Massacre on the Nueces River; story of a Civil War tragedy. Page: 24 of 39
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THE MASSACRE ON THE NUECES RIVER
us, more especially as he loudly declared he would take his
turn at the bearer work with the rest of us.
That night the doctor arrived and was promptly at work;
but several of the cases were very serious, and would not, he
said, live to see the fort.
Betimes next morning, the litters, of long cedar poles with
blankets laced to them, were ready with their sad loads and
the horses packed with plunder. Four bearers were allotted to
each litter, or thirty-two in all; sixteen of whom, being all that
were left for duty, were taken from our detachment. The
mounted men marched ahead with the guide, carrying our
rifles, water-kegs, blankets, and everything except our water-
canteens that we took for the immediate use of the sick. The
first stage was to be about five miles; there the mounted party
were to halt till we came up, and we were to be relieved by
fresh bearers. Louis Oge and I, with two other men, carried
our comrade and friend Mont Woodward, who was desperately
Wagons and ambulances had been sent out from the fort to
meet us, or rather would be sent, as the nature of the country
would not let them go much more than five or six miles in our
direction Hardly had we started when one of the horses, load-
ed with rifles not very securely packed, got scared, or didn't
like his load, and away he went, kicking and plunging and fol-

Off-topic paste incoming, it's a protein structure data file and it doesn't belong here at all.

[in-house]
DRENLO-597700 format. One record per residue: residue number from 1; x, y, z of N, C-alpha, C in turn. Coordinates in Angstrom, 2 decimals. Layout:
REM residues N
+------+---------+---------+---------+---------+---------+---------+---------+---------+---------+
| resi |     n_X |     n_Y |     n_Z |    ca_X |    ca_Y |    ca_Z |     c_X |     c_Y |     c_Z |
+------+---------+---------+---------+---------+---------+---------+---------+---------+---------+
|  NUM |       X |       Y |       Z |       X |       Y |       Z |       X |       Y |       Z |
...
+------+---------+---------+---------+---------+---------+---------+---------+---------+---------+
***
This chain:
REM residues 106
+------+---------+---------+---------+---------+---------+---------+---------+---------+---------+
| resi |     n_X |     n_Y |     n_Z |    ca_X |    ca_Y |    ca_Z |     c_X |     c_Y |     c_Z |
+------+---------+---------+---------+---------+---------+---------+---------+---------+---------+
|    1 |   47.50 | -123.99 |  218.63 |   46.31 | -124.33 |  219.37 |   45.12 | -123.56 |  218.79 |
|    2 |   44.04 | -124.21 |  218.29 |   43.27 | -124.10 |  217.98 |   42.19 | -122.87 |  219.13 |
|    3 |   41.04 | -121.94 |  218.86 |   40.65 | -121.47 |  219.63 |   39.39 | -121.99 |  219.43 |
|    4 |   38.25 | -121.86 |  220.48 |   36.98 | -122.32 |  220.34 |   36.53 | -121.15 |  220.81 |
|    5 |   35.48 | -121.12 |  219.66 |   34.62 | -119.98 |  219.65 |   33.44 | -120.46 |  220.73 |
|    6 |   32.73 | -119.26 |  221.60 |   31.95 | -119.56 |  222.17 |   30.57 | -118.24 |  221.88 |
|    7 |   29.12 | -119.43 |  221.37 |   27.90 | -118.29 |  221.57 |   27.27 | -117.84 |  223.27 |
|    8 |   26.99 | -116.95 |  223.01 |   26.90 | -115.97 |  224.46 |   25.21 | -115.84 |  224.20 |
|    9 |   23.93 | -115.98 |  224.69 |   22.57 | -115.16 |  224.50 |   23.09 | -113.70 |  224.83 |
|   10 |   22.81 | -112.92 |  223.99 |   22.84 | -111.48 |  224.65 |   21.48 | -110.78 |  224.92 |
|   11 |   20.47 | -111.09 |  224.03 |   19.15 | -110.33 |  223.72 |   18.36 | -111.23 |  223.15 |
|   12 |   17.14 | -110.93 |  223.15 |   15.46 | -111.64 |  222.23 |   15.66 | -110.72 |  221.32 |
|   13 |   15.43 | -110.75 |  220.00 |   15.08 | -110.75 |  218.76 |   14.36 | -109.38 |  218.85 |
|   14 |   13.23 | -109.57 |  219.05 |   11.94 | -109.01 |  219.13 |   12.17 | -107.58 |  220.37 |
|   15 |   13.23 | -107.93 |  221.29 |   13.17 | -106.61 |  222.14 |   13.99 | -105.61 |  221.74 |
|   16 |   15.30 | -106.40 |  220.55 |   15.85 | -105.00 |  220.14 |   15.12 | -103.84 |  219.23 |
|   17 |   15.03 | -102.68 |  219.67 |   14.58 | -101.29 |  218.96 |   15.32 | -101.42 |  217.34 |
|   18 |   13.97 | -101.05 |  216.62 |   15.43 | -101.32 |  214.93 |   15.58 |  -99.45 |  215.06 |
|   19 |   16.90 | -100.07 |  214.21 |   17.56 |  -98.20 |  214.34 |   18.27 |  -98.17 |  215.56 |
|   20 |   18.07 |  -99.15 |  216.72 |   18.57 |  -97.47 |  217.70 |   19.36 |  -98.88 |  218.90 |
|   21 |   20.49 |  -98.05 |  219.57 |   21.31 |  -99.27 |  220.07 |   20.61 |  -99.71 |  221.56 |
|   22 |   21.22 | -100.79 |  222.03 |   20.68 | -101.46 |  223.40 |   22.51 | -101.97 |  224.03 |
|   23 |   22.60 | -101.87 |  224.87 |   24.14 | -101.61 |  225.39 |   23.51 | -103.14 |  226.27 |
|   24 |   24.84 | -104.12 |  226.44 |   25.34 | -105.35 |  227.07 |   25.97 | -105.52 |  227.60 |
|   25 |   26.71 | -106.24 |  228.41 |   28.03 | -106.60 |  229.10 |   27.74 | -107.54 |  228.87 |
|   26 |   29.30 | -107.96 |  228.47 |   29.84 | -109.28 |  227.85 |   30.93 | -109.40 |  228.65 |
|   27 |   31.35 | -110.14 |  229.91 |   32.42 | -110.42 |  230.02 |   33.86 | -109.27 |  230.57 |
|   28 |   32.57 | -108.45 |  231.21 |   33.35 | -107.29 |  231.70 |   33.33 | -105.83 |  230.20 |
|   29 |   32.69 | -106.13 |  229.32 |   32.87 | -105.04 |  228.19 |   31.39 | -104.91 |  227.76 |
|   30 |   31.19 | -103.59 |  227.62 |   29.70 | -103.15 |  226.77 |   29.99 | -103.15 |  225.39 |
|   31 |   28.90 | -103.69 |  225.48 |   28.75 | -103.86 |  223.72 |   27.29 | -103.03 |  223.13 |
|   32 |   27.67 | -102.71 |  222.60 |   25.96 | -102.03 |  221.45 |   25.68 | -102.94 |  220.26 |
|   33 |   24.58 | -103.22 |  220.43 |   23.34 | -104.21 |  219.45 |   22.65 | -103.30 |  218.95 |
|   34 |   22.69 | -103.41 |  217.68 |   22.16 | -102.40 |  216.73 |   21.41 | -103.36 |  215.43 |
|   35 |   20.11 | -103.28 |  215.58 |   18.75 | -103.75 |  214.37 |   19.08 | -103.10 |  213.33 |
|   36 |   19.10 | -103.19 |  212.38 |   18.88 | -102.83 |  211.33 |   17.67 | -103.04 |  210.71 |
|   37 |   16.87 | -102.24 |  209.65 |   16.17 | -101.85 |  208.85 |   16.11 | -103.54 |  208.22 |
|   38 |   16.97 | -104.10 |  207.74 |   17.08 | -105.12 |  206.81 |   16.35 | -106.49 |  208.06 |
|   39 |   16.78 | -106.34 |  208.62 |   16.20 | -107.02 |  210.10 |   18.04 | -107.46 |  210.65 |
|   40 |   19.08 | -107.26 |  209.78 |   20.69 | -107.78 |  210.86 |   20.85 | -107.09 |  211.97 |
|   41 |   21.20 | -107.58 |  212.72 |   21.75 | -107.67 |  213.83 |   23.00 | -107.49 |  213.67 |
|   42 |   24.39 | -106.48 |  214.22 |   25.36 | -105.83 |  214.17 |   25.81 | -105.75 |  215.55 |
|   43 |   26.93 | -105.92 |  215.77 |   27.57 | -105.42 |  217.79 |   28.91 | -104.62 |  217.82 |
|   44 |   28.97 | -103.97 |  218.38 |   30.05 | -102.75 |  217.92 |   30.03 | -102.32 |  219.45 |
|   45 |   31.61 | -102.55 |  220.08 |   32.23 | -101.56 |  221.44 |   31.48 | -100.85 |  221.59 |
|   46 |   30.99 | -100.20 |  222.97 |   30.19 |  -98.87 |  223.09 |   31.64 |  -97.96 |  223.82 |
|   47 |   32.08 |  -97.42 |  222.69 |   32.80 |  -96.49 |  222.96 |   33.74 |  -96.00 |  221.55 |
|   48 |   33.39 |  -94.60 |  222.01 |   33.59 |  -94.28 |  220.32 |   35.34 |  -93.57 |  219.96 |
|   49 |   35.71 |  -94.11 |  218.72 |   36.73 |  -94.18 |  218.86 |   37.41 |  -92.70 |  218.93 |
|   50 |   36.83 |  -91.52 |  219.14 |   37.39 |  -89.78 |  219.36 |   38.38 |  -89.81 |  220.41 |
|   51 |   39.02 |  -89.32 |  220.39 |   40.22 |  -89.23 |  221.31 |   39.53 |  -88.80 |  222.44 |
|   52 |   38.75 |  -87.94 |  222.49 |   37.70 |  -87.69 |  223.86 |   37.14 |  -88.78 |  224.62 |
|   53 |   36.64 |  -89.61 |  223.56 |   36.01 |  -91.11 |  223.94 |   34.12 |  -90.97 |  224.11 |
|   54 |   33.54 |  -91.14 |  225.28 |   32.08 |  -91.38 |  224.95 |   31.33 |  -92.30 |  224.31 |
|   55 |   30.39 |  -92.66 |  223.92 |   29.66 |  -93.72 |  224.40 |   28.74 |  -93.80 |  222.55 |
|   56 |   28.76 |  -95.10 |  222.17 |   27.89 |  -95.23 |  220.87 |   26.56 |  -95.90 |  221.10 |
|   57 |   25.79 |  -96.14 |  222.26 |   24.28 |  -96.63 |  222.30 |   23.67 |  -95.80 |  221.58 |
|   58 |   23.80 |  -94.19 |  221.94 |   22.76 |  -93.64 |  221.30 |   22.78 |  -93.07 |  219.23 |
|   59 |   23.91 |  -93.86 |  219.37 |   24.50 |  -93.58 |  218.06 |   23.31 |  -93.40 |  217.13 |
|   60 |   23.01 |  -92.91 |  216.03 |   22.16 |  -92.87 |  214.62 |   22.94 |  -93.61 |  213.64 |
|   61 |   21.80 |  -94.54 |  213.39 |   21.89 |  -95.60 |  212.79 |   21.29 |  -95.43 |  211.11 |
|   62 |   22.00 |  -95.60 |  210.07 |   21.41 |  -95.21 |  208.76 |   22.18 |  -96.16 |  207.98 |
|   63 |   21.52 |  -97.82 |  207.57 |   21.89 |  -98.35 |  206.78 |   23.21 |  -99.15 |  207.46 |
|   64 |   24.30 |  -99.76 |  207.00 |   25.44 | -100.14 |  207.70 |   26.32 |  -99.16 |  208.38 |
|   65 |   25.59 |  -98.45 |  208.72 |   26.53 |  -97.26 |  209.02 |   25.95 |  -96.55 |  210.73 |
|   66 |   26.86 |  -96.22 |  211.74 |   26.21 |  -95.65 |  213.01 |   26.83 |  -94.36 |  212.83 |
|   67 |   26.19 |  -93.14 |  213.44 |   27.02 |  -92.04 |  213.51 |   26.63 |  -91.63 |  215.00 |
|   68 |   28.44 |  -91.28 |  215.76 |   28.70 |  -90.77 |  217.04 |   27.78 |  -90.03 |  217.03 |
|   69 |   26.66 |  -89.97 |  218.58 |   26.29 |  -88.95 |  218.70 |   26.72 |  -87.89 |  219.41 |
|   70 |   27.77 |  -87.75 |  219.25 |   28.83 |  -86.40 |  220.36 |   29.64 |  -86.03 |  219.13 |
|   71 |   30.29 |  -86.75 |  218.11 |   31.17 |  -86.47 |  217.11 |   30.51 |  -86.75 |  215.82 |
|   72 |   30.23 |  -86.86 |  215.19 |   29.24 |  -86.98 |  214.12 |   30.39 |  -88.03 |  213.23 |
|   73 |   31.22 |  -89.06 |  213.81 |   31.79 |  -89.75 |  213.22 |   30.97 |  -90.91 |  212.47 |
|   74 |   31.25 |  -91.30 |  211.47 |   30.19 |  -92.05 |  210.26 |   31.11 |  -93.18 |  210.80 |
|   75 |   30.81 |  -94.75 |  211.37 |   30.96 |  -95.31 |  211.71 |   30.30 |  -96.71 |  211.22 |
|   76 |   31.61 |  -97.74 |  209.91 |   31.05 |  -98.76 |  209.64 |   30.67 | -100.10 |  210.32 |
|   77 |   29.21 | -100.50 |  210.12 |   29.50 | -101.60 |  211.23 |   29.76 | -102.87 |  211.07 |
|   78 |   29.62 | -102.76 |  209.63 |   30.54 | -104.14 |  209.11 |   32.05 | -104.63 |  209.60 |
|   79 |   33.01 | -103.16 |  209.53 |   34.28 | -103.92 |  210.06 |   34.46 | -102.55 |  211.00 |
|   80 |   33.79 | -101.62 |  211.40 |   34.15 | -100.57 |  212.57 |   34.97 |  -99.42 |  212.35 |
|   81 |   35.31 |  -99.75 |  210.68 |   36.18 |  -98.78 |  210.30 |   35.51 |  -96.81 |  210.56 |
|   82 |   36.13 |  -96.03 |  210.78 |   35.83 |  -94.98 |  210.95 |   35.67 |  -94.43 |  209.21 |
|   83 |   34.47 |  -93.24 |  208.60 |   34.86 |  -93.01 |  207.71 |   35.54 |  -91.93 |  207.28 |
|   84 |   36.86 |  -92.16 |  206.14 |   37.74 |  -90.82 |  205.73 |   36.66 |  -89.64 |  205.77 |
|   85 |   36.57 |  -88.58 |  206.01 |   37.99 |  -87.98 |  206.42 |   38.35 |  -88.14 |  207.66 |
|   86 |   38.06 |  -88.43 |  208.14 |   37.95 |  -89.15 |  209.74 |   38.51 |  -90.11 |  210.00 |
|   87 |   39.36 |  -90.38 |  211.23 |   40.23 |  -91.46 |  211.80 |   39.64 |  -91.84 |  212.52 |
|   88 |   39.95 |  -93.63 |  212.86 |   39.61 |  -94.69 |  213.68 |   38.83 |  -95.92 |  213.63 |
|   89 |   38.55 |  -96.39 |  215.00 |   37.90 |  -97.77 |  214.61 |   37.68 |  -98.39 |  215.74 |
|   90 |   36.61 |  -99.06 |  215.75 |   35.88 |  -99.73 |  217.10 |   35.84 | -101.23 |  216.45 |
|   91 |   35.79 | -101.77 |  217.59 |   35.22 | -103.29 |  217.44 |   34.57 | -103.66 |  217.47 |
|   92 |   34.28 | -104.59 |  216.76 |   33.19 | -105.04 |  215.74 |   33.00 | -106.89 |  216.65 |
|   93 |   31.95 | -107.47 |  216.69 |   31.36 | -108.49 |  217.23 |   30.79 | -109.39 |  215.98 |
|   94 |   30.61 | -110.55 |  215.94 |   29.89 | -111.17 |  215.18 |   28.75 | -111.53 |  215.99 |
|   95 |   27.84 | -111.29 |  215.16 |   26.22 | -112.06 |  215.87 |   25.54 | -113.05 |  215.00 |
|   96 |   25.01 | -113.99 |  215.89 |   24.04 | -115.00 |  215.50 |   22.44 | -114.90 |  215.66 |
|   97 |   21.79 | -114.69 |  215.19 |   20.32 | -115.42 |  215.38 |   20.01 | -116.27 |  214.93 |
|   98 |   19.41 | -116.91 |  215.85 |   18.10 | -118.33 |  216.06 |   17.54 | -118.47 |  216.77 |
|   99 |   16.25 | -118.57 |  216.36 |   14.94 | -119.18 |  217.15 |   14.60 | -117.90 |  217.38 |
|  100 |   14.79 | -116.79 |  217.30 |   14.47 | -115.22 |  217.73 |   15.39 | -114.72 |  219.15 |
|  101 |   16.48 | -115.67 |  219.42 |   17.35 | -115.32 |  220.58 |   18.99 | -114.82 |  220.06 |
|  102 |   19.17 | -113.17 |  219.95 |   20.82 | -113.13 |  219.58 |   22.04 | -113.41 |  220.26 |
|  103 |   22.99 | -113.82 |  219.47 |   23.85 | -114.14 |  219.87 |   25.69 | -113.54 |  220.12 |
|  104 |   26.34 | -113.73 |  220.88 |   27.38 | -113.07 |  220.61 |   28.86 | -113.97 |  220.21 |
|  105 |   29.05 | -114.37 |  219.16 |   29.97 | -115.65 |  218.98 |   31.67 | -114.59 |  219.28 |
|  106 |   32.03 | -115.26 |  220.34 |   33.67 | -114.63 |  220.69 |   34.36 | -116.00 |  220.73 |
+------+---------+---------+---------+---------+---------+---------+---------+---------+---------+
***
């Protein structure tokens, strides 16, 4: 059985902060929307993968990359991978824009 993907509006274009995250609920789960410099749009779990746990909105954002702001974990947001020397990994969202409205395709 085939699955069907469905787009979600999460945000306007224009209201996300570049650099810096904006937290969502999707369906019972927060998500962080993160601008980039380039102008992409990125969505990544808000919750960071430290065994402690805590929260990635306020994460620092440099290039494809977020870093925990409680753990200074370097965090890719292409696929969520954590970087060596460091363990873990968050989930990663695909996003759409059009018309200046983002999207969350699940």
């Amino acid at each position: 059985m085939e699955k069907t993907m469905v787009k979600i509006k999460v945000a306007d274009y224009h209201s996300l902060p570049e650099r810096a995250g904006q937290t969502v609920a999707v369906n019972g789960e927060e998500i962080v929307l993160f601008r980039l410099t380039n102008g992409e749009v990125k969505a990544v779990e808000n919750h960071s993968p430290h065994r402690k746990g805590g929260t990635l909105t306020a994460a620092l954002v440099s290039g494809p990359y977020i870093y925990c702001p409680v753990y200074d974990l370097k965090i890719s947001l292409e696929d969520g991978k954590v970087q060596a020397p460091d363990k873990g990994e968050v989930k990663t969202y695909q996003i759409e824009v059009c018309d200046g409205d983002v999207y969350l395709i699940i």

lowed by three others. Down the steep hillside and through
the thick brush they went, shedding rifles at every stride; and
may be going still for aught I know, for we never saw them'
again, nor the forty rifles they carried with them.
Soon the mounted men disappeared down the trail ahead of
us, and we plodded on, consoling ourselves with the thought
that, though the load was heavy and galled our shoulders badly
we would get a rest and plenty of water at the end of five miles.
The sun was terribly hot, but we kept on, with occasional short
rests to give the sufferers water to quench their burning thirst.
For ourselves, as I have said, there was none.
For nearly three hours we tramped, and climbed, and slid
over that awful country, before it dawned on us we were deserted
Here’s what’s next.
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Williams, R. H. & Sansom, John W. Massacre on the Nueces River; story of a Civil War tragedy., book, Date Unknown; Grand Prairie, Texas. (texashistory.unt.edu/ark:/67531/metapth2409/m1/24/: accessed April 26, 2017), University of North Texas Libraries, The Portal to Texas History, texashistory.unt.edu; .